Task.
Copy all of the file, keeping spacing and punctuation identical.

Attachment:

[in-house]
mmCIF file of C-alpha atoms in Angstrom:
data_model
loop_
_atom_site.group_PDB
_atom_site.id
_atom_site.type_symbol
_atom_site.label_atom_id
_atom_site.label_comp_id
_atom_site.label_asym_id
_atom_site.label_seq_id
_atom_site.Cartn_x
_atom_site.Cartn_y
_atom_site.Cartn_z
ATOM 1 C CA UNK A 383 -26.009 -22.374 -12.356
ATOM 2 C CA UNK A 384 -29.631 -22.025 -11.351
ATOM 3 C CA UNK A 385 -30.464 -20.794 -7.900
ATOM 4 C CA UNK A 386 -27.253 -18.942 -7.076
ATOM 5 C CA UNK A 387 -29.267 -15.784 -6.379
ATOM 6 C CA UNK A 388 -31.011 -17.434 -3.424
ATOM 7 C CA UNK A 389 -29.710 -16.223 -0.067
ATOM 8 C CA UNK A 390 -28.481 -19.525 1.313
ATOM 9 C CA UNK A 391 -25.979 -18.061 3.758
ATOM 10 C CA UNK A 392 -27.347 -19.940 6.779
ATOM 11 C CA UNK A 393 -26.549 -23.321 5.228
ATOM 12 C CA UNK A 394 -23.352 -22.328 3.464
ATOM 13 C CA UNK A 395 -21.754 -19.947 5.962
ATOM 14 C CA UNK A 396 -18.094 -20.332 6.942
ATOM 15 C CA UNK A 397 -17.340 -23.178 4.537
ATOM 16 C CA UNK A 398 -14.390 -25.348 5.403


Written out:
[in-house]
mmCIF file of C-alpha atoms in Angstrom:
data_model
loop_
_atom_site.group_PDB
_atom_site.id
_atom_site.type_symbol
_atom_site.label_atom_id
_atom_site.label_comp_id
_atom_site.label_asym_id
_atom_site.label_seq_id
_atom_site.Cartn_x
_atom_site.Cartn_y
_atom_site.Cartn_z
ATOM 1 C CA UNK A 383 -26.009 -22.374 -12.356
ATOM 2 C CA UNK A 384 -29.631 -22.025 -11.351
ATOM 3 C CA UNK A 385 -30.464 -20.794 -7.900
ATOM 4 C CA UNK A 386 -27.253 -18.942 -7.076
ATOM 5 C CA UNK A 387 -29.267 -15.784 -6.379
ATOM 6 C CA UNK A 388 -31.011 -17.434 -3.424
ATOM 7 C CA UNK A 389 -29.710 -16.223 -0.067
ATOM 8 C CA UNK A 390 -28.481 -19.525 1.313
ATOM 9 C CA UNK A 391 -25.979 -18.061 3.758
ATOM 10 C CA UNK A 392 -27.347 -19.940 6.779
ATOM 11 C CA UNK A 393 -26.549 -23.321 5.228
ATOM 12 C CA UNK A 394 -23.352 -22.328 3.464
ATOM 13 C CA UNK A 395 -21.754 -19.947 5.962
ATOM 14 C CA UNK A 396 -18.094 -20.332 6.942
ATOM 15 C CA UNK A 397 -17.340 -23.178 4.537
ATOM 16 C CA UNK A 398 -14.390 -25.348 5.403